Johann and John are the same name in different languages. So, shouldn't Johann I be Juan II?Basic scenario: The Tlaxcallans decide on remaining neutral instead of joining Hernando Cortes' burgeoning army of Spanish conquistadors and native allies. On a scenario not too dissimilar from the Night of Tears, Cortes' army is routed and forced to flee eastward to the lands of the Tarascan Empire. The Tarascan king is somewhat sympathetic to Cortes' cause as his people are rivals to the Aztecs but is cautious. He forces the conquistador to accept a deal: the Spanish will oblige their specialists to teach the Tarascans to fashion their own guns, steel swords and breed a few horses for the Tarascan ruler and the nobility. In exchange, the King promises to lead an army to subjugate the Aztecs. Cortes accepts.
In the next two to three years, Tangaxuan's network of diplomats and spies builds a web of alliances between the Tarascan Empire and the kingdoms neighboring the Aztec Triple Alliance, minus the Tlaxcallans who are wary of war and do not wish to earn the ire of the Aztecs. In 1524, the newly trained Tarascan Army (with the Spanish conquistadors) mount an invasion and soon its allies follow suit. Many of the Aztec tributaries declare independence and switch their allegiance to Tangaxuan. Ill-prepared for a multi-front war, the Tarascan alliance is victorious despite heavy casualties earned during the siege of Tenochtitlan; many of those conquistadors. Montezuma is captured and executed.
Most of Cortes' chief officers lie dead in battle and so the last tether to mother Spain is severed. Despite being offered the hand of Montezuma's daughter, he decides to marry the native woman Malinalli Tenepal, his lover and chief translator. He is granted by Lord Tangaxuan dominion over the coastal city of Painala and the surrounding districts; his spouse being a member of the former ruling dynasty provided much legitimacy to the former conquistador's reign. He would adopt the name of his newly adopted home; so his descendants would become known as the House of Painala and would rule for two centuries.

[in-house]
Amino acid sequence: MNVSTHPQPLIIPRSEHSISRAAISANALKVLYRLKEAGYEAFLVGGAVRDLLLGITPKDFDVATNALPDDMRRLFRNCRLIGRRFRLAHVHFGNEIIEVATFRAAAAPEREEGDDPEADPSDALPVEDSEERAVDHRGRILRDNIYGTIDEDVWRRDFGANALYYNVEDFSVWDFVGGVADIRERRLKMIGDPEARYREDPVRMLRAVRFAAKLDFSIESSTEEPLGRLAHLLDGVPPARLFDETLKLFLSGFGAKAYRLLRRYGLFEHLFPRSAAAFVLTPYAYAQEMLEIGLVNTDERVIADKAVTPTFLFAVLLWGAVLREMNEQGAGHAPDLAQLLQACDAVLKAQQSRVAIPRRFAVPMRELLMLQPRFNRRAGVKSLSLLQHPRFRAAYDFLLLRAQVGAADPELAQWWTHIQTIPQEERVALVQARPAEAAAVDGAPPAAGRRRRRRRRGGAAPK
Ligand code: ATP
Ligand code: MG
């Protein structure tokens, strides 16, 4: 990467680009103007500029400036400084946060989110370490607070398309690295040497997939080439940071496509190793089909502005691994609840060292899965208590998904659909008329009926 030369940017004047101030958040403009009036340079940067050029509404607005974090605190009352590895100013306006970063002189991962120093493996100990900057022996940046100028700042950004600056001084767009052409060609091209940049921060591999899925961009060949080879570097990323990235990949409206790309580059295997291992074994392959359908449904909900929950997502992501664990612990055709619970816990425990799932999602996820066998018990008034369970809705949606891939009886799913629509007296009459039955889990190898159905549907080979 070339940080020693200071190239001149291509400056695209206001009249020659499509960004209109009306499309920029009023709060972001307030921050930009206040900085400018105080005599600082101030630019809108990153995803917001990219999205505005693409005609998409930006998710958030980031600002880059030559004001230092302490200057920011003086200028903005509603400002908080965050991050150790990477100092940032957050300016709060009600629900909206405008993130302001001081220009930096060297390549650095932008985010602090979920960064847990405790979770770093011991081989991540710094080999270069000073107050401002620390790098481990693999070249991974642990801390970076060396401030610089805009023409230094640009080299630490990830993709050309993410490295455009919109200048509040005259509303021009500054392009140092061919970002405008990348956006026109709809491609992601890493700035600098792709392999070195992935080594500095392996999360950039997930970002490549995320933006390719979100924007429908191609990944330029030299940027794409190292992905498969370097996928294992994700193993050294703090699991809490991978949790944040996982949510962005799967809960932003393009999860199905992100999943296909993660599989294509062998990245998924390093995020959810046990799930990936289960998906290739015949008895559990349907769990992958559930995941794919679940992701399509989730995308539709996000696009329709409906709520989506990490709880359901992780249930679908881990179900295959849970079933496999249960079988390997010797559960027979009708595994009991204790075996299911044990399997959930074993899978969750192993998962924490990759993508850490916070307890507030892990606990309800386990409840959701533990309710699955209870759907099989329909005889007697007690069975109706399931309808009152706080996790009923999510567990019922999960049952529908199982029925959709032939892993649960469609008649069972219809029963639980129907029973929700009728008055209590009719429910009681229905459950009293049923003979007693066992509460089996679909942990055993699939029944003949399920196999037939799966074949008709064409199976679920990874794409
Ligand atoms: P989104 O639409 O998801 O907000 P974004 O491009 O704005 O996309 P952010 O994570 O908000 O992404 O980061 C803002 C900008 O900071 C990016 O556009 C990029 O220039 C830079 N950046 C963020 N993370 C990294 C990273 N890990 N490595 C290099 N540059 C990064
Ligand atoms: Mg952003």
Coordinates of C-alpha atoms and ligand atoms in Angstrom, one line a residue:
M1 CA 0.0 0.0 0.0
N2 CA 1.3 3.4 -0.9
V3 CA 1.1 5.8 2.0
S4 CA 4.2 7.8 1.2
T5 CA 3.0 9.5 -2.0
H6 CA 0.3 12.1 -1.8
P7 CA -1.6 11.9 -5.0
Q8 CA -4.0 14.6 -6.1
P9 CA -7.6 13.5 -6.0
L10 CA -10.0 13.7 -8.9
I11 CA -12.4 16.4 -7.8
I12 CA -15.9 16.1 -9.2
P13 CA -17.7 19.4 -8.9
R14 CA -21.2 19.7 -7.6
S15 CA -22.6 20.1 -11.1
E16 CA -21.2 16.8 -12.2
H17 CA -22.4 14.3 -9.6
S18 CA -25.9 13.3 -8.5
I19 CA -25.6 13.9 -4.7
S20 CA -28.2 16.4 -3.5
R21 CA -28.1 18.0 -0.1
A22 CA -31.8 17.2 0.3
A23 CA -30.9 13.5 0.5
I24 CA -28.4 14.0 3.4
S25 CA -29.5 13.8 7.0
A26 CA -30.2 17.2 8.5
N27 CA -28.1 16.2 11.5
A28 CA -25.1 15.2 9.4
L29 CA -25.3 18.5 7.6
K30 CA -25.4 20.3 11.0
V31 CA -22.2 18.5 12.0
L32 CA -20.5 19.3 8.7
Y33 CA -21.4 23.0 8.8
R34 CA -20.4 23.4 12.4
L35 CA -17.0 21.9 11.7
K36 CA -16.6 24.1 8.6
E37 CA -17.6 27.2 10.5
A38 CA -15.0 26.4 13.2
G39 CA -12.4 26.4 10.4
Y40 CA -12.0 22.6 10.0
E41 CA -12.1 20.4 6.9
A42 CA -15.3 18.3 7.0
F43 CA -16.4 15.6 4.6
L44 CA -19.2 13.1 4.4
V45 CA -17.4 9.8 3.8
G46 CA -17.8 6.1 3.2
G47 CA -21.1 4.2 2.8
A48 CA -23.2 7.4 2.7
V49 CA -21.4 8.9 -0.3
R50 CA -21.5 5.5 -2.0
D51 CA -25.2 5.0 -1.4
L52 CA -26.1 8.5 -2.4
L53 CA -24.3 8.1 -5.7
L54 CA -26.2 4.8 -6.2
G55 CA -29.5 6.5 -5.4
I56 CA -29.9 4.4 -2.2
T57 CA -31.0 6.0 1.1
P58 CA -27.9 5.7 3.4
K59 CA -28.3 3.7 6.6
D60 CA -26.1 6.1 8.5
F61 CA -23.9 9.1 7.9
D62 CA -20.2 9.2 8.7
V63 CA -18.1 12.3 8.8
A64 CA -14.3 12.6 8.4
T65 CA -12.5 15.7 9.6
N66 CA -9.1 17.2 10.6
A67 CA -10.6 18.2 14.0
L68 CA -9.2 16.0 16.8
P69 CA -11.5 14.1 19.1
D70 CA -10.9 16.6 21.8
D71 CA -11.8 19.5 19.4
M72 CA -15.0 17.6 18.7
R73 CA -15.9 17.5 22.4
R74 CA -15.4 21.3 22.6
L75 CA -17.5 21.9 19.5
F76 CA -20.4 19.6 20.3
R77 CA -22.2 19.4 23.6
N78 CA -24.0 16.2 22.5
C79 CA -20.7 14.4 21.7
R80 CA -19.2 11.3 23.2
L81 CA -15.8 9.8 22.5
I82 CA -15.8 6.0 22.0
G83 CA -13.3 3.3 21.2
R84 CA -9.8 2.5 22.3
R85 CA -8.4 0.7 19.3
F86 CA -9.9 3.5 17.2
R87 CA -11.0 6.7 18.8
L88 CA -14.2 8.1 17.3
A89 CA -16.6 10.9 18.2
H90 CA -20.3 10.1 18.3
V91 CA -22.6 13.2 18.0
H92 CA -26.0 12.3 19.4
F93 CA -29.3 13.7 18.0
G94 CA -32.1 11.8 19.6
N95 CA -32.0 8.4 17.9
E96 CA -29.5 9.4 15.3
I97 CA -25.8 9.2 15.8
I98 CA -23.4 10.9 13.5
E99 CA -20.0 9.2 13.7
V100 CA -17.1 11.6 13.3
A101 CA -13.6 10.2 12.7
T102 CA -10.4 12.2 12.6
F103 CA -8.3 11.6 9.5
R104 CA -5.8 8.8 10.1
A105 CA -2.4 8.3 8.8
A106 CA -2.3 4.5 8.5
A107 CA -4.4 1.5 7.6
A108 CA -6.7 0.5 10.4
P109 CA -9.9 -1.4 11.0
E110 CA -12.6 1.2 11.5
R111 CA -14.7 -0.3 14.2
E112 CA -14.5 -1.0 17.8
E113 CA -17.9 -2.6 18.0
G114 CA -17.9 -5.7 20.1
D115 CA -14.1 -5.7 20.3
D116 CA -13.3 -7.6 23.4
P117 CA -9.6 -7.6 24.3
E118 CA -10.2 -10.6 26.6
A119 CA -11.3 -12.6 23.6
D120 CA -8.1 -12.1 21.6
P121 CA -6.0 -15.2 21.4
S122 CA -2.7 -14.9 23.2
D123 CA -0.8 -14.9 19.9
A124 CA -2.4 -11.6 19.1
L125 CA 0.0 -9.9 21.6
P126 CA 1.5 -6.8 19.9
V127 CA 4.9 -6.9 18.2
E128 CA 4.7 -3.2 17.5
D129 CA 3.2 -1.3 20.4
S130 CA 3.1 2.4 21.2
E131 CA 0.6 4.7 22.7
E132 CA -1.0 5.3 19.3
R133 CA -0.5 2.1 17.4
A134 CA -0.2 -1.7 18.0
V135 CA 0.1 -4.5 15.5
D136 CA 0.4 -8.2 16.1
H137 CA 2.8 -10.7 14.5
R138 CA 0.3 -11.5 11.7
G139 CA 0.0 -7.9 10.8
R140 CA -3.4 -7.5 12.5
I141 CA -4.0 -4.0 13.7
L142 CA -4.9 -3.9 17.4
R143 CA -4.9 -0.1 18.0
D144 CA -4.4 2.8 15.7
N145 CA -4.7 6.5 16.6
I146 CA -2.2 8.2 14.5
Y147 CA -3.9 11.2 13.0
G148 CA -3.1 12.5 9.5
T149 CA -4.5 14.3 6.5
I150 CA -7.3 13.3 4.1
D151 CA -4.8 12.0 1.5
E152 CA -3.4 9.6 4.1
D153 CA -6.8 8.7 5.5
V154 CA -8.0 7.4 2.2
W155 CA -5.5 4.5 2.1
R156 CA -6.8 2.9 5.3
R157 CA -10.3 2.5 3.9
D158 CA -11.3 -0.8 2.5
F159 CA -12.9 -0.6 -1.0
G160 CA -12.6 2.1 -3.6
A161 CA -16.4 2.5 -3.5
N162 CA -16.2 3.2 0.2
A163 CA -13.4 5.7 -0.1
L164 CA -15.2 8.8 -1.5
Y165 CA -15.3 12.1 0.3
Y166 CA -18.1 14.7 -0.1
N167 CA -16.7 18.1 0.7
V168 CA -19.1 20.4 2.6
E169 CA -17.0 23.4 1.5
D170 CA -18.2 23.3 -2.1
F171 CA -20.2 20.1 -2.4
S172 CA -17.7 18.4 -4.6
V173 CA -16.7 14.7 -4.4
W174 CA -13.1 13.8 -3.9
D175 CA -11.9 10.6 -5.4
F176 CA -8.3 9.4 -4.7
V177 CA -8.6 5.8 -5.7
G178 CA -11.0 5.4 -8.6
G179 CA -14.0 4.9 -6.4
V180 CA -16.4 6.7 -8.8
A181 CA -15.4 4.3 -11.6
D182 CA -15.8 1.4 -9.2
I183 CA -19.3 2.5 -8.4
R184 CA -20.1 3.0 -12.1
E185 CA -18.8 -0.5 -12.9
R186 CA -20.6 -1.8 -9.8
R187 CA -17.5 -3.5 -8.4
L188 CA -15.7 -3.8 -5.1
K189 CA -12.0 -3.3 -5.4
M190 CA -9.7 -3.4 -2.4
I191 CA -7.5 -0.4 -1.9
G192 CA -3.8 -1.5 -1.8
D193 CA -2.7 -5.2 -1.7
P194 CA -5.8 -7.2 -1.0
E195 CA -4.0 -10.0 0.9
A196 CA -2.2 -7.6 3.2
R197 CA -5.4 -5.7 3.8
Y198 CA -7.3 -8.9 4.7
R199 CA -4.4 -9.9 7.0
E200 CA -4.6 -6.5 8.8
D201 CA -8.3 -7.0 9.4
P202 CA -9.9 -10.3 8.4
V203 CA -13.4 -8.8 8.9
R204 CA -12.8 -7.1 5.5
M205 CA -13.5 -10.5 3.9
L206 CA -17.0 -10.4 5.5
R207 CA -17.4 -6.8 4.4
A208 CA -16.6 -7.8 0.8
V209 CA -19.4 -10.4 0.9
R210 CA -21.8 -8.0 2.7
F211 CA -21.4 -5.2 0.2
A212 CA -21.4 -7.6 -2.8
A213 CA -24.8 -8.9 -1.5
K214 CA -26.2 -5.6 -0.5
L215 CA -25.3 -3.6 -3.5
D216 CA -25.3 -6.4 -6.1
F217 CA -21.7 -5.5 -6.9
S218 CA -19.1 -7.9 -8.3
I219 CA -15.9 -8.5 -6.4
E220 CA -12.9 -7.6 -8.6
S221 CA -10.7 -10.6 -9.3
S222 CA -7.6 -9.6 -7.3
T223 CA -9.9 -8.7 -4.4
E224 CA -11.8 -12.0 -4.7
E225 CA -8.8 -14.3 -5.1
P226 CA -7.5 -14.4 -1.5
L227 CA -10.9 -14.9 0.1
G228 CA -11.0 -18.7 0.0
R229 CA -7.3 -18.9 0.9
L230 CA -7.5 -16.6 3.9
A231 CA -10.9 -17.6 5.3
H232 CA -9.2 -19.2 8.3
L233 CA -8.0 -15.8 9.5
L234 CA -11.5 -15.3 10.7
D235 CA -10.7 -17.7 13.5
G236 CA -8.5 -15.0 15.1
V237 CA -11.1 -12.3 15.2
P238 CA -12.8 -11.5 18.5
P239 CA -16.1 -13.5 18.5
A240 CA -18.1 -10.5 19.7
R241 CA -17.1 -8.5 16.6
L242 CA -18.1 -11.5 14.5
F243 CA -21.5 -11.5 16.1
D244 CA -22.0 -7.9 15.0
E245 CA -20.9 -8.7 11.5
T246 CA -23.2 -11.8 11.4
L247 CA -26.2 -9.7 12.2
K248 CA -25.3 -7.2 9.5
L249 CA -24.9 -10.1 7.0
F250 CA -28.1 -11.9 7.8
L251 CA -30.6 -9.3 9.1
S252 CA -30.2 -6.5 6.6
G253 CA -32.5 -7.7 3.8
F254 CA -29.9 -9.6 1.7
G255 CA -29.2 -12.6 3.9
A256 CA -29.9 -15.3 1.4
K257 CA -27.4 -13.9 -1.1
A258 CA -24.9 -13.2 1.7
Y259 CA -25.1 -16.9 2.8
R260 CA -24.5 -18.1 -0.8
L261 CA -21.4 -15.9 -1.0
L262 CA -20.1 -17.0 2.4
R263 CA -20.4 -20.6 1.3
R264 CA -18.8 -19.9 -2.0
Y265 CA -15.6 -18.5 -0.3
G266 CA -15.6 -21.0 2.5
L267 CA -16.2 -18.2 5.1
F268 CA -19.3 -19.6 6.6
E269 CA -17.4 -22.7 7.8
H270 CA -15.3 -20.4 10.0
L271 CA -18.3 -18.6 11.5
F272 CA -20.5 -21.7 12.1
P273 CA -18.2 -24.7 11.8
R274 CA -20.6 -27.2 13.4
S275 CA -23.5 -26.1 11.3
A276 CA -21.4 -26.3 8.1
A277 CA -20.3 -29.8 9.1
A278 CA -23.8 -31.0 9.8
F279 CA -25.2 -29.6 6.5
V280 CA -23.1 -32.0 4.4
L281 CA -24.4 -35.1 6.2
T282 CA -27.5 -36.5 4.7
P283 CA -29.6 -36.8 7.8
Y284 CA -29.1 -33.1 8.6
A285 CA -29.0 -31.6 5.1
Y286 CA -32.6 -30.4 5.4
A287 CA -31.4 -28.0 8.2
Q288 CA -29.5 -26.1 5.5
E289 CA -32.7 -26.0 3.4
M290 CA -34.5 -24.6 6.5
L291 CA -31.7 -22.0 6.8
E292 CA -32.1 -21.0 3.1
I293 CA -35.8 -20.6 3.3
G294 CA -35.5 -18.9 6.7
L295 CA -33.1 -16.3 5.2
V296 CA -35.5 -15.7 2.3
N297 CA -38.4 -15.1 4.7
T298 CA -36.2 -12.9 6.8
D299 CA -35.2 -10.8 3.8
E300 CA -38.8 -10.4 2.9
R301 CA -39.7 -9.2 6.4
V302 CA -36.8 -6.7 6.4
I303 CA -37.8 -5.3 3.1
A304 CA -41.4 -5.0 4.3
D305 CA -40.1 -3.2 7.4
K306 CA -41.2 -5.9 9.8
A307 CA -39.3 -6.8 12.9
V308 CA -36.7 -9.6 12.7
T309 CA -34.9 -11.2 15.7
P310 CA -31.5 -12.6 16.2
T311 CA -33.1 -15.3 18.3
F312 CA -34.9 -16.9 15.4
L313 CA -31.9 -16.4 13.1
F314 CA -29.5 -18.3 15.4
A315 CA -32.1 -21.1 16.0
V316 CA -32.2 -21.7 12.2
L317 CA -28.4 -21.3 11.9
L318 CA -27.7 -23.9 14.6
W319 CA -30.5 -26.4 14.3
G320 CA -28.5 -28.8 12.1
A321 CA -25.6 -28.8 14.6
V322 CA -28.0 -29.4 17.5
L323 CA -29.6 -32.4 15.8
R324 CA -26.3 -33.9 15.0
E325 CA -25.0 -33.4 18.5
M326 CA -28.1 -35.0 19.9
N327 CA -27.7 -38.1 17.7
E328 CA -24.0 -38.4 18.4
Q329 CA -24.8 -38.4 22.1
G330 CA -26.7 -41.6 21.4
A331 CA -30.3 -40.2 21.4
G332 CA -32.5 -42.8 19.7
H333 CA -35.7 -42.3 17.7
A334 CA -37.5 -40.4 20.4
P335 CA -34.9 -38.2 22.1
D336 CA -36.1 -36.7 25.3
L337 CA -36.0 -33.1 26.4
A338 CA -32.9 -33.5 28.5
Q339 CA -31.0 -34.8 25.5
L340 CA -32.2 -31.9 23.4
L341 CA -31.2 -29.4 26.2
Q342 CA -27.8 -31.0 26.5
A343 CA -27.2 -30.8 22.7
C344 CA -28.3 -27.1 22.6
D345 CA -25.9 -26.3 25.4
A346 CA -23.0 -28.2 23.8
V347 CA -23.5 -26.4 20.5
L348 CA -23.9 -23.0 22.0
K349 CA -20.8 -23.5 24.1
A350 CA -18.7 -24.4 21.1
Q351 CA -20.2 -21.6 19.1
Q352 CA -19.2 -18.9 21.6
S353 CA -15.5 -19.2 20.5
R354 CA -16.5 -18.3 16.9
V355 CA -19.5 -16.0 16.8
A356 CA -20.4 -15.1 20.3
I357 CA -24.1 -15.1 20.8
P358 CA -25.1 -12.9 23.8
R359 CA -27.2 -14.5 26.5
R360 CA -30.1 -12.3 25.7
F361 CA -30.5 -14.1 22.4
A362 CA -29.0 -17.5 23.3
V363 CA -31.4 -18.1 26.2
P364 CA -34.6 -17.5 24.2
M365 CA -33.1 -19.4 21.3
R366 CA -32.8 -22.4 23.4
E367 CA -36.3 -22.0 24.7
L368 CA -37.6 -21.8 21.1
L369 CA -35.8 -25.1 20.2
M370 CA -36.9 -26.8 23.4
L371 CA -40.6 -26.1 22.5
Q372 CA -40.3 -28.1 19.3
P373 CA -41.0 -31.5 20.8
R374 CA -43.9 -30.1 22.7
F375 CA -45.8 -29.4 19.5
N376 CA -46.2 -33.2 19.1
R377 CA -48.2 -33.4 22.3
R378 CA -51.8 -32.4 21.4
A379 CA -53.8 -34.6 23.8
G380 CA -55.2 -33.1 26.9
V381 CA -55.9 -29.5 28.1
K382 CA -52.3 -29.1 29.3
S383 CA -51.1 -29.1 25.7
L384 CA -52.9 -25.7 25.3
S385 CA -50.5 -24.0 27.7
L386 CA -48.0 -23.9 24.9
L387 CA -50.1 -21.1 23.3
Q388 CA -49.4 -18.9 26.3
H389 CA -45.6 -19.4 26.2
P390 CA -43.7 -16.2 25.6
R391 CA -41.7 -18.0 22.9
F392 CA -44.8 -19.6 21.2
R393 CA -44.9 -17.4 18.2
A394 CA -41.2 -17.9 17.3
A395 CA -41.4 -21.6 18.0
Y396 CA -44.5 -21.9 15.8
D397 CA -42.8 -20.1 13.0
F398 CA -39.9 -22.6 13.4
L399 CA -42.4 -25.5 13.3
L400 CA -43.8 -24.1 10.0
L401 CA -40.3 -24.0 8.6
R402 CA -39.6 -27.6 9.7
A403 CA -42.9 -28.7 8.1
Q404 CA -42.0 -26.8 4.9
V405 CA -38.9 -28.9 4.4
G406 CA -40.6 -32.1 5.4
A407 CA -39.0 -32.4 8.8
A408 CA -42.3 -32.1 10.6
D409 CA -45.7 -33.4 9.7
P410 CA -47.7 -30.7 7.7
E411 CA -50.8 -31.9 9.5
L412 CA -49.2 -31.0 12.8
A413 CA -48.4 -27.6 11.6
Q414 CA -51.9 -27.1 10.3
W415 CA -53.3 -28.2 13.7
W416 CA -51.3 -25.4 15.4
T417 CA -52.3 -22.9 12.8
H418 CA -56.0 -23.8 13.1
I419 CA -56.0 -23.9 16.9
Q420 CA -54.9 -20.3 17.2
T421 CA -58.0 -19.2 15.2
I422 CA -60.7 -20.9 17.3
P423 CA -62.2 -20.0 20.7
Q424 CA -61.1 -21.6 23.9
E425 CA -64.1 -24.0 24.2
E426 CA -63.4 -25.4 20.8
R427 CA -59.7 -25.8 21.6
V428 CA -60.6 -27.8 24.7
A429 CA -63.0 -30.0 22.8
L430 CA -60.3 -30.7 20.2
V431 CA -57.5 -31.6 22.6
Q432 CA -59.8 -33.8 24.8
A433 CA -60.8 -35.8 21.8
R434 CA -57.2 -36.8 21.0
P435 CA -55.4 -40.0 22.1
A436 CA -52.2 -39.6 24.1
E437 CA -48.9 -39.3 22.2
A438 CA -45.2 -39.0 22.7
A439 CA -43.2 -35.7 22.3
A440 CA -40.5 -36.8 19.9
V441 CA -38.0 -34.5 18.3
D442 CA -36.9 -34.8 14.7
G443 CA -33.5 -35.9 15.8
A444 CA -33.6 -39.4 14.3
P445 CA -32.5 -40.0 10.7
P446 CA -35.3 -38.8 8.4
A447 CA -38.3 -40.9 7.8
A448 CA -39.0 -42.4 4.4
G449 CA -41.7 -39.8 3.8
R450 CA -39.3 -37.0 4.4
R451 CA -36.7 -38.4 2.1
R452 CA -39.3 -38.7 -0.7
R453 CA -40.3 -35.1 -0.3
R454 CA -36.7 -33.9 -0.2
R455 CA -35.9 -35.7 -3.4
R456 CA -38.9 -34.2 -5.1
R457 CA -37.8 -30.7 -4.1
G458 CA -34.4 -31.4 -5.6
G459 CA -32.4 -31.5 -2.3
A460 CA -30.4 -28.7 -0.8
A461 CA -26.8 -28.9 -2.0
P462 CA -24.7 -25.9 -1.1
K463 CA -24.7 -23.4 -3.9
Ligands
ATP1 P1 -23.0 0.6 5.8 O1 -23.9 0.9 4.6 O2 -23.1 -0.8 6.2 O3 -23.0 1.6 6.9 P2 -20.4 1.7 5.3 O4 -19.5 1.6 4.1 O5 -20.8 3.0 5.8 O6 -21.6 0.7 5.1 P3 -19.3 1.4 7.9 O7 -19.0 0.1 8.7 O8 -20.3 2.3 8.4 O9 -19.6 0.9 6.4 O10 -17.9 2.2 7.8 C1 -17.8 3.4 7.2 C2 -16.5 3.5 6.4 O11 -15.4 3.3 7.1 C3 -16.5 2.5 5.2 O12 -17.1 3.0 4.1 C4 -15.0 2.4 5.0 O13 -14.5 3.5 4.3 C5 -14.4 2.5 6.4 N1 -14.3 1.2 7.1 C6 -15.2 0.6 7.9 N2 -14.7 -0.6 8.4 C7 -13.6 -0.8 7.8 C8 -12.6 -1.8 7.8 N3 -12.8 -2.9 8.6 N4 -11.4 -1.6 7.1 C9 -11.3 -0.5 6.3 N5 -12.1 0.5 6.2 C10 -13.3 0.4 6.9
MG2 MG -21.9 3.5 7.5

Cacique of Painala
1525-1543: Hernando I (House of Painala)
1543-1578: Martin I (House of Painala)
1578-1601: Juan I (House of Painala)
1601-1613: Martin II (House of Painala)
1613-1635: Esteban I (House of Painala)
1635-1654: Hernando II (House of Painala)
Tarascan rule by the 1650s had waned to the point that its tributaries were independent in all but name; the first to declare its independence from Tarascan dominion was the House of Painala. The opportunistic Hernando, with the assistance of Anglo-Burgundian privateers, conquered his neighbors and ruled an enlarged dominion that ruled over a million subjects. The capital was moved from Painala to the more prestigious port of Potonchan, once the home to Mayan lords. Hernando would convert from Roman Catholicism to Calvinism due to currying favor with the daughter of a privateer; it gave him the excuse to seize Church property for the Crown. The next three kings after him would become infamous for their ardent devotion to the Protestant faith; it would cost them the crown.
King of Tlahuasco
1654-1682: Hernando II (House of Painala)
1682-1709: Johann I (House of Painala)
1709-1732: Johann II (House of Painala)
1732-1739: Johann III (House of Painala)
The city of Potonchan was home to the largest Protestant community in the New World outside the lands dominated by European colonists. The unique flavor of Tlahuascan Calvinism was noted by Anglo-Burgundian missionaries. The Tlahuascan ministers who administered the mass were mostly locals, quite different from the colonies whose settler elite dominated all levels of society. However, the rest of the kingdom remained staunch Catholics and resisted efforts by the increasingly Europeanized monarchs and nobility to impose the Protestant faith on them.
From the 1720s onwards, there were multiple Catholic rebellions against the Tlahuascan Crown. Johann III gained the moniker of "The Butcher" after he sent royal troops to the former royal capital of Painala, seized by Catholic rebels who refused to convert to the Protestant faith. Thousands were massacred, including innocent women and children. A few survived, among them Joaquin Chijpiriharikua, who would escape into the inner jungles for sanctuary from the royals.
It was in the jungle that Joaquin would receive a vision from the Virgin Mary. Whether it was true or not, Joaquin would inspire thousands to raise up arms against the Painala monarchy. Through the use of hit and run tactics, Joaquin would seize control of plantation by plantation, acquiring guns, horses and extra manpower from the workforce, hurting the kingdom's economy. The monarchy would eventually fall in 1739 when the rebels captured Painala. The nobility and Johann III's family would find sanctuary in London, while Johann III stayed behind to be captured. He was executed just after Joaquin was proclaimed by the people as the new King of Tlahuasco.
1739-1793: Joaquin I (House of Chijpiriharikua)
1793-1820: Joaquin II (House of Chijpiriharikua)
1820-1851: Joaquin III (House of Chijpiriharikua)
1851-1867: Felipe I (House of Chijpiriharikua)
1867-1891: Pedro I (House of Chijpiriharikua)
1891-1935: Pedro II (House of Chijpiriharikua)
1935-1942: Felipe II (House of Chijpiriharikua)
1942-1969: Joaquin IV (House of Chijpiriharikua)
1969-now: Maria I (House of Chijpiriharikua-Acachto)